Leaving Hyder behind to escape the rain I headed for a town called Smithers about 800km away. The ride was mostly uneventful except for the odd bear along route. I’ve seen so many now I just slow down for a look when passing. I did figure out how to tell the difference between the types of bear though. The grisly highest point is above his front legs where as the black bears is his rump.
I parked up at a town called Smithers for the night. Funnily enough the next town on route was called Burns ( alright, Burns lake ). About 650 km later I ran into a guy called Julio in a gas station. I met Julio in Fairbanks last week. He’s ridden from his home in Eucador all around south America and up to Alaska, he’s now heading to Florida to fly back to Columbia. We were both heading the same direction and decided to ride together.
I was just mulling over the days proceedings in my head and forming the conclusion that it’s been a mostly uneventful day except for the stunning scenery as usual, when suddenly Julio’s chain snapped. It had also whipped around and broke his clutch pump in the process. We spent an hour or so at the side of the road, fixed the chain but with no clutch it snapped again when trying to kick it into gear. It was now getting late, we were in the middle of nowhere and the bugs were getting furious. We had no choice, I had to tow Julio the last 103km.
Towing motorcycles with motorcycles is dangerous enough but we now had to do this through the Canadian rocky’s up and down mountains and in the dark. I looked back at Julio after about 30km and gave him a thumbs up to see if he was ok. When he shook his head viciously from side to side I thought I’d better stop. We had to wrap the strap around his handle bars and he had to hold onto it so that in an emergency he would be able to just let go. The only problem was that he had gotten the strap wrapped around one of his fingers and he had now lost all feeling in it. It was real funny, for me anyhow. At one stage we were up to 85kph going down hill just to keep the rope taught. It was an experience for sure. We made the 103kms in about two and a half very eventful hours. At the last corner about 10 meters from Don’s house I took a tumble when the strap pulled me sideways, it was real funny, for Julio this time.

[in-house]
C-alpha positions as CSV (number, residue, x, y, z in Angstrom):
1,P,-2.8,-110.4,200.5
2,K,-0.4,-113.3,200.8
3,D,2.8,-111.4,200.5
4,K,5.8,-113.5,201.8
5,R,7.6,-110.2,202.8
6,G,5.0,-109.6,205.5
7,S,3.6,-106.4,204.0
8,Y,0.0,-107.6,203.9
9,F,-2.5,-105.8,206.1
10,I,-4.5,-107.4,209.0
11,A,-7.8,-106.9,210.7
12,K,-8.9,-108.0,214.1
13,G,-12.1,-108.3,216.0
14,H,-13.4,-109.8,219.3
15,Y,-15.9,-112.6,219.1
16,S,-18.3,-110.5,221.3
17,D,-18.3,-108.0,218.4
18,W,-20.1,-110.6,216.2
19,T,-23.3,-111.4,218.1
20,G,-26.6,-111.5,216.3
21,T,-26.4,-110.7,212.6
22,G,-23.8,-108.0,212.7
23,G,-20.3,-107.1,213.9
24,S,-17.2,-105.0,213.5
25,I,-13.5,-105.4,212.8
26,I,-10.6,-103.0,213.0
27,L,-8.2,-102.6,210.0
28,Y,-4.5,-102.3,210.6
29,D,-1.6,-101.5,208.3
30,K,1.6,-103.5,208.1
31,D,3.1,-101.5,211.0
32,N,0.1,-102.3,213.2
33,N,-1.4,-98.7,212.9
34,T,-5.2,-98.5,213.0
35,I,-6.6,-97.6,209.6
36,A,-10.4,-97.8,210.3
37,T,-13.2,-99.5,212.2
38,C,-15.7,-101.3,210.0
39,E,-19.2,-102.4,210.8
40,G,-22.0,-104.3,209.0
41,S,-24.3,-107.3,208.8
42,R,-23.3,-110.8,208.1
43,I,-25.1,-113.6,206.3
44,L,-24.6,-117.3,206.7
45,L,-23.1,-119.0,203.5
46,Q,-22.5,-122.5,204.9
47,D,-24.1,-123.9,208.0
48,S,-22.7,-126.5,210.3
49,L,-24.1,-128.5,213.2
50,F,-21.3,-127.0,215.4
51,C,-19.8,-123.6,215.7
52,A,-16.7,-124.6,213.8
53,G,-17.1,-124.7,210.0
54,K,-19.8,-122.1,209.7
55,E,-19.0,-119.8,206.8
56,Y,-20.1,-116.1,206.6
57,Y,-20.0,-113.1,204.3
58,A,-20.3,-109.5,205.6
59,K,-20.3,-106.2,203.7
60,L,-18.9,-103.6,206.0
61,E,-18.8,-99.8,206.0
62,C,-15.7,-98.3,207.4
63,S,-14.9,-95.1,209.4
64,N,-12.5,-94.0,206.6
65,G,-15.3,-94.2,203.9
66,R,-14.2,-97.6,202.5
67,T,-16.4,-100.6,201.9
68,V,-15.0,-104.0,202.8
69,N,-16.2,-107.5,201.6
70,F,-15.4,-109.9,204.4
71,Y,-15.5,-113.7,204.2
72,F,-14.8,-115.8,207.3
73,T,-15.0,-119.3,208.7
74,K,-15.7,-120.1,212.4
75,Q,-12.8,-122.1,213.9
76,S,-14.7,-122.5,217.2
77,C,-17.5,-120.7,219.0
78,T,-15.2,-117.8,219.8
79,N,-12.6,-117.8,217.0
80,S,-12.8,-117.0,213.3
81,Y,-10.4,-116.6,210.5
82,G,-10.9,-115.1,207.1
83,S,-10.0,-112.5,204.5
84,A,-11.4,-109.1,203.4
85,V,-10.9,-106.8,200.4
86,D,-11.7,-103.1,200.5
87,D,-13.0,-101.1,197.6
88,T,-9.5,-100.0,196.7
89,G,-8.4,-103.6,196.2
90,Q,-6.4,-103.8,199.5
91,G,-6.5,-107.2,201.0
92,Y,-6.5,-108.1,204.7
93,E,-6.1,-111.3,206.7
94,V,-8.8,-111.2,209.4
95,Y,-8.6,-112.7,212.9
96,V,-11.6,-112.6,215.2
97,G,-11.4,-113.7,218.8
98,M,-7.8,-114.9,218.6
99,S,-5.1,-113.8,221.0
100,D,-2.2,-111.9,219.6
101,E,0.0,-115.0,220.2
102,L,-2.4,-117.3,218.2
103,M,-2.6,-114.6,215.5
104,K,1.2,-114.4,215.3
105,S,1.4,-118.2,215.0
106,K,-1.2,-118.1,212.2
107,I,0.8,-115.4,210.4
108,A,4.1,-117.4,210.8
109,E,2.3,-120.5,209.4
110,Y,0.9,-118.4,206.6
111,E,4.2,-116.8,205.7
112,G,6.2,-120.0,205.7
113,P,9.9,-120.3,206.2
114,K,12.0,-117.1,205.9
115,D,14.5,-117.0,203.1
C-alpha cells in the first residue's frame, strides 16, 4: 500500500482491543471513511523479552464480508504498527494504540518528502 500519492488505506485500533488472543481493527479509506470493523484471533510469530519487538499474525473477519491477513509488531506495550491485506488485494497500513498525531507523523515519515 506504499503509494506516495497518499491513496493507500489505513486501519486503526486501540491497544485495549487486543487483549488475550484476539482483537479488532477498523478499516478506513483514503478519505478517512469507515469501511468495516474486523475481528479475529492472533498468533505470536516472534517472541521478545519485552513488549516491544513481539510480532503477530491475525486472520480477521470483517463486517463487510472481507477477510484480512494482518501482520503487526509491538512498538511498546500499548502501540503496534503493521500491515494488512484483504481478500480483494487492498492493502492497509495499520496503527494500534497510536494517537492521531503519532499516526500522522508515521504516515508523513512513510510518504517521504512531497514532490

We ended up staying with friends of Julio’s, Don and Cathy, who done a fantastic job of looking after us. Don’s also an adventure rider who has ridden all through the America’s himself. Thanks for your hospitality guys it was great. The next morning I washed my bike at Don and Cathys place , tightened up some loose bolts and headed off through the rocky’s to a town called Banff. Honestly I’ve never seen such scenery, I could have spent all day taking photo’s but I was hungry.
Pleased that the towing thing worked out – risky – but very mcguvyer of you!
Great photos! I am glad you enjoyed this part of Canada. I came up to Alaska this way and it was beautiful.